KRISTINA BLOCK: Wait. I got a few people that need something. Hola.

NARRATOR: Kristina had met a dealer who she said cut her a good rate.

KRISTINA BLOCK: And If I wasn’t dealing, I’d probably be living dime bag to dime bag, like, paycheck to paycheck, you know?

NARRATOR: She was buying a ball of heroin, about three grams, and selling it at a profit. The money from the sales allowed her to consume even more drugs. Seeking treatment was not a priority.

KRISTINA BLOCK: Hey, Fro! How was it?

GUY: Good.

MARCELA GAVIRIA, Producer: Do you think jail would be the solution for you?

KRISTINA BLOCK: Literally, that, like, makes me panic so bad that I would probably have a heart attack. Jail is the worst place on Earth. I wouldn’t wish jail on my worst enemy.

MARCELA GAVIRIA: Have you ever called the cops on her and said, “I’m just going to throw her in jail”?

RAFAEL BLOCK: I’ve wanted to lots, but putting her in jail doesn’t do anything to treat her addiction. It’s a completely negative experience. She’s not out harming people. She’s doing something that people have decided is illegal and not a health issue. And so she winds up being a criminal when she’s not actually a criminal.

The thing that the LEAD program does for her is it keeps her out of jail, basically. But if you’re not tackling the root issue, then what are you really accomplishing? I can only kind of hope that she finds a resource within herself and pulls herself out of it.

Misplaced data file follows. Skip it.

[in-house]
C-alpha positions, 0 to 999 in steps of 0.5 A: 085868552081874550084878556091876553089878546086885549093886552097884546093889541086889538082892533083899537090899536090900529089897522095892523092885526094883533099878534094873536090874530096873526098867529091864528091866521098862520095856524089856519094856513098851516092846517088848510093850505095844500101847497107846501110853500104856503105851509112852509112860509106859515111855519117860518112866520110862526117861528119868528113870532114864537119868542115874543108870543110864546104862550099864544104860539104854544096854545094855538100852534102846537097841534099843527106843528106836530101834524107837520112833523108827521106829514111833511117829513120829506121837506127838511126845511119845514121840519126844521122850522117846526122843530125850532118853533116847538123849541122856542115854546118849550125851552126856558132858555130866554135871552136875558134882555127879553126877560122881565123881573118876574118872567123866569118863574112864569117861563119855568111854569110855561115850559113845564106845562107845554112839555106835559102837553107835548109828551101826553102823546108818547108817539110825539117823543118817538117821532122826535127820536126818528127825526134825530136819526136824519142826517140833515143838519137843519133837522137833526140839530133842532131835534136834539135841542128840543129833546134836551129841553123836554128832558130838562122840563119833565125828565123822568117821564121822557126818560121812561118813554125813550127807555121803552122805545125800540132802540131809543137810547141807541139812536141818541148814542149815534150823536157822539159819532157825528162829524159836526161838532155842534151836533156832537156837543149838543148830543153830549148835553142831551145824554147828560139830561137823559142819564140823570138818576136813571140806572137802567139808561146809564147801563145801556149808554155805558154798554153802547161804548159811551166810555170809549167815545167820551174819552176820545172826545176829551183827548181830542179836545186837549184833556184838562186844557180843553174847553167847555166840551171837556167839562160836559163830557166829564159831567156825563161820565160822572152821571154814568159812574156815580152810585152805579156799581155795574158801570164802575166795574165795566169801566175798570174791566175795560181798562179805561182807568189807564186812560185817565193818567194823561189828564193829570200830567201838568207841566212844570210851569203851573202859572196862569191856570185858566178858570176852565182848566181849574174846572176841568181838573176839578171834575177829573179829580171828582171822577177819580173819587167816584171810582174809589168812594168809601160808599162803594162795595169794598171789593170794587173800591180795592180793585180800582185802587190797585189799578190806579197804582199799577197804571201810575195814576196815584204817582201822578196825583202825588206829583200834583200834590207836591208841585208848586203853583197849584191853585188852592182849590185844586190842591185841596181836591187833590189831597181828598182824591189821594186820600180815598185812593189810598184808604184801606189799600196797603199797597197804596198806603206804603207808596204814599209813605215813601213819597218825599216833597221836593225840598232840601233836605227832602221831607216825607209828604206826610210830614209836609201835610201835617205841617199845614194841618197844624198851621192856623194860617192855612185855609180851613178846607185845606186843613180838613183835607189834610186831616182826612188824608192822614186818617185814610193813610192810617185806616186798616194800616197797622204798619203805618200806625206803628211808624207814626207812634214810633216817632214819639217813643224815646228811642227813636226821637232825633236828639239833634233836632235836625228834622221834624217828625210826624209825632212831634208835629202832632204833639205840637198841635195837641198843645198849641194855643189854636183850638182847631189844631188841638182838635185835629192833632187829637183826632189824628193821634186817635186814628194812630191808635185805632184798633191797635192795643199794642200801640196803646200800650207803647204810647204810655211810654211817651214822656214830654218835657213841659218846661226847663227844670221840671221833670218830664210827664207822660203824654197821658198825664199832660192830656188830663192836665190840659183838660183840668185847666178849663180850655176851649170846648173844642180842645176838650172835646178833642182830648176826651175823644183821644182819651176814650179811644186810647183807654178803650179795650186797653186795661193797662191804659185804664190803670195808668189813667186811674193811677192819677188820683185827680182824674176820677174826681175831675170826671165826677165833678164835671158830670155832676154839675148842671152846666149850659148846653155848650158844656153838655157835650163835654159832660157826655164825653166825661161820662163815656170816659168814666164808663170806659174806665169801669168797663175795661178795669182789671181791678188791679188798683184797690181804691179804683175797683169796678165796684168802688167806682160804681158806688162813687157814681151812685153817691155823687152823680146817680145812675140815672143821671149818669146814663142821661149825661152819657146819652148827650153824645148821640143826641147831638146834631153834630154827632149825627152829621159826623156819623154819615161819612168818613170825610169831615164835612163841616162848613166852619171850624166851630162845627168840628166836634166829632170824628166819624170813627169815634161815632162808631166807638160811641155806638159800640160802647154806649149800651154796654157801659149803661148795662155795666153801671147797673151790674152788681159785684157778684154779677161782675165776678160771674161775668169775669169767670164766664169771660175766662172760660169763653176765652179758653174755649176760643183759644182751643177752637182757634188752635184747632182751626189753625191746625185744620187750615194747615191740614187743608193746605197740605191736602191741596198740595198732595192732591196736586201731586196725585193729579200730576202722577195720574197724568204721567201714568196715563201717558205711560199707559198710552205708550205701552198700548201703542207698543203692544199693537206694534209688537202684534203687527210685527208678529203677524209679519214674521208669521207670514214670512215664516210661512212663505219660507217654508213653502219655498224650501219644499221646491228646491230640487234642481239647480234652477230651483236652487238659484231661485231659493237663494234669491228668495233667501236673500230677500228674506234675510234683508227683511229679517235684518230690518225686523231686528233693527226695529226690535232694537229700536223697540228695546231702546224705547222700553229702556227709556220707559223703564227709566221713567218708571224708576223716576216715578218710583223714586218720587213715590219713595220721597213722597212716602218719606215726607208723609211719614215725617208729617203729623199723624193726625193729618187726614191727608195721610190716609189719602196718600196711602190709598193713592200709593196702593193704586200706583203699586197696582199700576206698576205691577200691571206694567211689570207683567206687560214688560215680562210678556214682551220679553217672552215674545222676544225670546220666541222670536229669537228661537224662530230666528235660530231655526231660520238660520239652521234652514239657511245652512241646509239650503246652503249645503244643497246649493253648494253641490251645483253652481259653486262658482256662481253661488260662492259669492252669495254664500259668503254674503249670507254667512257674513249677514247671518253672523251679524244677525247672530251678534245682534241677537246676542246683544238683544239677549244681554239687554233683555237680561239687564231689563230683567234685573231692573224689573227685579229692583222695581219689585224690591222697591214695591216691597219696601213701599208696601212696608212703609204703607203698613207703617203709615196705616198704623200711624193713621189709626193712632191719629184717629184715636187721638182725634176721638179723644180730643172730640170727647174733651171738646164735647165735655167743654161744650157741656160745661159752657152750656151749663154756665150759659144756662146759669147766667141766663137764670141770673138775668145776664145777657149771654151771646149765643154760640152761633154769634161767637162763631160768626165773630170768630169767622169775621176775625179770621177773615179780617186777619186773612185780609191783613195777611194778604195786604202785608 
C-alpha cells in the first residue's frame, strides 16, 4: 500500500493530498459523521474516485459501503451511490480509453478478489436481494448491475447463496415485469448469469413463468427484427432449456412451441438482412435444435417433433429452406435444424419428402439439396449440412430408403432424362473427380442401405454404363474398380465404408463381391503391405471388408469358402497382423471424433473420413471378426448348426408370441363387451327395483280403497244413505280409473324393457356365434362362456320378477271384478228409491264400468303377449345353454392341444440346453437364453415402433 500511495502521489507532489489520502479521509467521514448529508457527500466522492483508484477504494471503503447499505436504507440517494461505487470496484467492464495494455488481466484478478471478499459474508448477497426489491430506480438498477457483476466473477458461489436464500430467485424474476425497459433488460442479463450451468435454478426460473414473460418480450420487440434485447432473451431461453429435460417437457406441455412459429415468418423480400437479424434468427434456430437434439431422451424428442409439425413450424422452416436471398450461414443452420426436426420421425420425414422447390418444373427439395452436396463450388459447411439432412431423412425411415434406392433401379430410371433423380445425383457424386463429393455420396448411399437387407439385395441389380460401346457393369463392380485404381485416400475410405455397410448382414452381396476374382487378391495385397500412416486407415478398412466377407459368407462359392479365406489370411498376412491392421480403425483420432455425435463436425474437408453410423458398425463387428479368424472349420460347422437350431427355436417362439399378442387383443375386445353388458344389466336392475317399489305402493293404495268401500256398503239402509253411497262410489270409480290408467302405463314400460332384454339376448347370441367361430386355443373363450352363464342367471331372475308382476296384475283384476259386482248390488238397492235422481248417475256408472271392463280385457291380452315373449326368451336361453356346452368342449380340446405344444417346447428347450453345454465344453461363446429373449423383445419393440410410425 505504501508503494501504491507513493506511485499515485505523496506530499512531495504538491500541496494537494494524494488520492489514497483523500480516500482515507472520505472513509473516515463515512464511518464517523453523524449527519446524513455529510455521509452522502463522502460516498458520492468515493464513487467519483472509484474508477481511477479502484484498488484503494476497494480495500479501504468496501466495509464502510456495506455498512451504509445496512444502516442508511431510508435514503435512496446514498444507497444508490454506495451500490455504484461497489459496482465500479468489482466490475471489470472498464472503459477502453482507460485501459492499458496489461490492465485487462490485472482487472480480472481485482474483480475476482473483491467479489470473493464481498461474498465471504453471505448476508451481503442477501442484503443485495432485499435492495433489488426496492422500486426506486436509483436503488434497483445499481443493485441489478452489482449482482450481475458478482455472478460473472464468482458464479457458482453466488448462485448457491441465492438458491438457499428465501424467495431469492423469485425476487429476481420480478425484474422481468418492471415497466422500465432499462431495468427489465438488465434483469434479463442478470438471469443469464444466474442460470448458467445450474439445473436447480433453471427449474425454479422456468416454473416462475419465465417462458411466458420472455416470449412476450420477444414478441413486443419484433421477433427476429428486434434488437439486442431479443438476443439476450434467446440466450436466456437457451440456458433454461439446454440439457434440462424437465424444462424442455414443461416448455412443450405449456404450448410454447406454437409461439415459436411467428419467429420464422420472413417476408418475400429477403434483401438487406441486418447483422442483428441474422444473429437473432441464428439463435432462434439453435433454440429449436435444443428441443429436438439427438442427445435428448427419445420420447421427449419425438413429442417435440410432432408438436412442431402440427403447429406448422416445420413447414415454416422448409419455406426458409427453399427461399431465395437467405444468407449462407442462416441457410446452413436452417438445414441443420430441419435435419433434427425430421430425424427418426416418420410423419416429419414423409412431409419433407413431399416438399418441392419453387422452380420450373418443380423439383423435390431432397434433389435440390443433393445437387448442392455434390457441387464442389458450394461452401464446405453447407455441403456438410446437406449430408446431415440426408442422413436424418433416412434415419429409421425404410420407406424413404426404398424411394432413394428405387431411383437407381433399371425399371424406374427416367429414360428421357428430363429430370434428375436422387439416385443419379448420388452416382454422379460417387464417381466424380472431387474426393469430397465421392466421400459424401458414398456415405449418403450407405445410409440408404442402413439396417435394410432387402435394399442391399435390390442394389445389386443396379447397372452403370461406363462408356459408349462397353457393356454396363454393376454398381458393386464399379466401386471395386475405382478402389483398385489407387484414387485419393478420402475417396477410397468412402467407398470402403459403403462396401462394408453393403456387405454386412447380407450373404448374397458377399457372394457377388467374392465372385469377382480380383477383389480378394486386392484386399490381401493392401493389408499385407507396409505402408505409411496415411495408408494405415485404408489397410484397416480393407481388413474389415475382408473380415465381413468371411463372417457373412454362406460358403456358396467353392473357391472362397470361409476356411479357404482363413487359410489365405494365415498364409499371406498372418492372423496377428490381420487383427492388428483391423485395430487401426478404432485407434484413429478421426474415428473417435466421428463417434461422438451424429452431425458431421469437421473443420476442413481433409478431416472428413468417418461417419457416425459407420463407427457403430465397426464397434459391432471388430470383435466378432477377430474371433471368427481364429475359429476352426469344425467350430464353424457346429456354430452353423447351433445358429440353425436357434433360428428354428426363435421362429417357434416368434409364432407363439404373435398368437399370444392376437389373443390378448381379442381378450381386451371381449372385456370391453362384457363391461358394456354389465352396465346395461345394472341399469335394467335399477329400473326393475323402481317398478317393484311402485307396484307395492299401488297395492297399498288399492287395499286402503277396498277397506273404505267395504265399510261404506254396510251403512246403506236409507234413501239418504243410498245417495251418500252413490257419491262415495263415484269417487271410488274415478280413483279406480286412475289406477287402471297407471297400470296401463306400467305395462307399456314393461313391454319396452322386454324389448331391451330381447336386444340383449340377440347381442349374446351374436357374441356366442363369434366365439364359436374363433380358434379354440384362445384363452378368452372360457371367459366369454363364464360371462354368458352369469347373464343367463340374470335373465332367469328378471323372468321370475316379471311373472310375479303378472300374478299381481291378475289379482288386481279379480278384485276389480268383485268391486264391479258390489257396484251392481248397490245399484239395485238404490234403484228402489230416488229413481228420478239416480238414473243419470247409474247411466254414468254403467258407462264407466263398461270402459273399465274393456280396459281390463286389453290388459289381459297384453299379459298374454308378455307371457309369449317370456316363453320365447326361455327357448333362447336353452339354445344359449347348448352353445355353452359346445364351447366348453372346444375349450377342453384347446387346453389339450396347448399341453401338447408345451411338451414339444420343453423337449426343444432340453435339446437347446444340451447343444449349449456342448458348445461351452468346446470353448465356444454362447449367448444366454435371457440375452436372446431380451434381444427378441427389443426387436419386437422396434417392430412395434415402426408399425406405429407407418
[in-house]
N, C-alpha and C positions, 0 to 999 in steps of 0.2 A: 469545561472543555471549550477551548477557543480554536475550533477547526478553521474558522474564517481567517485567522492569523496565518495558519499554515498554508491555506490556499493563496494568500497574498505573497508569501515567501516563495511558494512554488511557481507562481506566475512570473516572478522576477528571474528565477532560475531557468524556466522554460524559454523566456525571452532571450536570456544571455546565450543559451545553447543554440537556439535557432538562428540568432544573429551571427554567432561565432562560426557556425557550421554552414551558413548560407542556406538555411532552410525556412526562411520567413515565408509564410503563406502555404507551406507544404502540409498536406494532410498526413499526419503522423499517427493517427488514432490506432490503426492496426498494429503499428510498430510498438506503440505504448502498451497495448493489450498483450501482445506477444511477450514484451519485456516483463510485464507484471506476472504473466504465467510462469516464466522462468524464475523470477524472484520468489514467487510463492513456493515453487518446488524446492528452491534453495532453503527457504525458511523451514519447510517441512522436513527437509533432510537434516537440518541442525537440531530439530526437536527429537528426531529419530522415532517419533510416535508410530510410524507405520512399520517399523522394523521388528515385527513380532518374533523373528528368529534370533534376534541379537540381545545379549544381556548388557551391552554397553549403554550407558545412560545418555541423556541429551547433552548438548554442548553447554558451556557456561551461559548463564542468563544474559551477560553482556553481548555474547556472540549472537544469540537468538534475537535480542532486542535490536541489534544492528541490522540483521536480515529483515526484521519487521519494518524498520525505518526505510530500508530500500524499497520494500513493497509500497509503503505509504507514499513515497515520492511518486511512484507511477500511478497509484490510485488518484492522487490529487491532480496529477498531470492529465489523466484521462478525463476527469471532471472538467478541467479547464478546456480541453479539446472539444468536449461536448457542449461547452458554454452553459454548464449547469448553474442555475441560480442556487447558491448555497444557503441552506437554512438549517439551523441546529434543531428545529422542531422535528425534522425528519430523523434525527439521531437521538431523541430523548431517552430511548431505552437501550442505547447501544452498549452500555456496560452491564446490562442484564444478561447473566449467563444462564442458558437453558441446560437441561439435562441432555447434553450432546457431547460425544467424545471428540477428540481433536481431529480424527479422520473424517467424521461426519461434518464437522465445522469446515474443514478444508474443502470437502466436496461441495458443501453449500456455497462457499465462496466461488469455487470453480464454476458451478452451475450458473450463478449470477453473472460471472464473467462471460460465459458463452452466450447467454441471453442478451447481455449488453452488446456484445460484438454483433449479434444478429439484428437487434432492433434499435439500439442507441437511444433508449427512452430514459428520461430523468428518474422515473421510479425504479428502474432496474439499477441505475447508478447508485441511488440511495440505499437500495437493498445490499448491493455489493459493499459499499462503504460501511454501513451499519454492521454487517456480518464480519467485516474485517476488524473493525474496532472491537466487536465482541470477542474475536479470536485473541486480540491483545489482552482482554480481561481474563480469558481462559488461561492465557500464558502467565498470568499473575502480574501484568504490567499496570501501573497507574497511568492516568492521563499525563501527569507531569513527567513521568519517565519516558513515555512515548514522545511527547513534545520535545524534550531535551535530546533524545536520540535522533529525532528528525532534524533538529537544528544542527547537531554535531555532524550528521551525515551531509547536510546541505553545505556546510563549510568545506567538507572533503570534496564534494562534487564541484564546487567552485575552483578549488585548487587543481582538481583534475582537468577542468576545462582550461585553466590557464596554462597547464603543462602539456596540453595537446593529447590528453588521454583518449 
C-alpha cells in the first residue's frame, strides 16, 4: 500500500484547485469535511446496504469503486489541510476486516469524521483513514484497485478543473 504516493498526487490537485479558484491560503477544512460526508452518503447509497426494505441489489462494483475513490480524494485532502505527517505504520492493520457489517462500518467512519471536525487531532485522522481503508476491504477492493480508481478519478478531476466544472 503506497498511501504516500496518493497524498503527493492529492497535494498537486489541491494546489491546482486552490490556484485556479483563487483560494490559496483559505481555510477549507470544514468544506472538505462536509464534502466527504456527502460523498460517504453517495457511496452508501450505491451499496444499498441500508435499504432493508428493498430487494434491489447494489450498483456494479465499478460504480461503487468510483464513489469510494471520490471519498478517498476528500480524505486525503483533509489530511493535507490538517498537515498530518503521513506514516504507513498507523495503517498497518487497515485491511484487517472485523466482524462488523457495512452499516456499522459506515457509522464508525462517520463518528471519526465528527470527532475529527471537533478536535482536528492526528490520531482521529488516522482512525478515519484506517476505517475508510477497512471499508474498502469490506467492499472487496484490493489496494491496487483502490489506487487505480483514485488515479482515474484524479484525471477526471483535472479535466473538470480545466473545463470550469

It’s been going on for a long time. Had a thing on NPR today about some guy who’s gone viral because he went on his Facebook and was talking about his daughter that died at 24.

KRISTINA BLOCK: I’m not going to die.


KRISTINA BLOCK: I’m not going to die.

RAFAEL BLOCK: You can’t guarantee—

KRISTINA BLOCK: Dad, I will not let this kill me.

RAFAEL BLOCK: —that something is accidentally going to happen to you.

KRISTINA BLOCK: What is accidentally going to happen? You can’t live life thinking like that. You just can’t. I’ve never OD’d.

RAFAEL BLOCK: Twice last year, she was hospitalized with life-threatening illnesses directly related to her drug use and was still getting high in the hospital, and then was getting kicked out of the hospital because she was using in the hospital. And I would have thought that would be a wakeup call. That didn’t get her to change her behavior.

MARCELA GAVIRIA: Why is she doing this?

RAFAEL BLOCK: I don’t know that I fully understand it. All I can kind of do is love her as much as I can and help her as much as I can.

KRISTINA BLOCK: I will not find myself at 50, you know, with a needle in my arm.

No, you didn’t. We shared our rinses together. [phone rings] Oh, [expletive] That’s my case manager. I can’t answer that right now.

I know everybody thinks they’re special. I know everybody thinks they’re different. And maybe it’s just a lie that I have to tell myself just to make myself feel better. And I’m only 20, like, almost 21. So it’s, like, how— like, how— like, how much longer is it going to take? And how many times more is it going to be until I actually get it?

NARRATOR: Just outside Washington, D.C., scientists at the National Institute on Drug Abuse are trying to understand addictions like Kristina’s.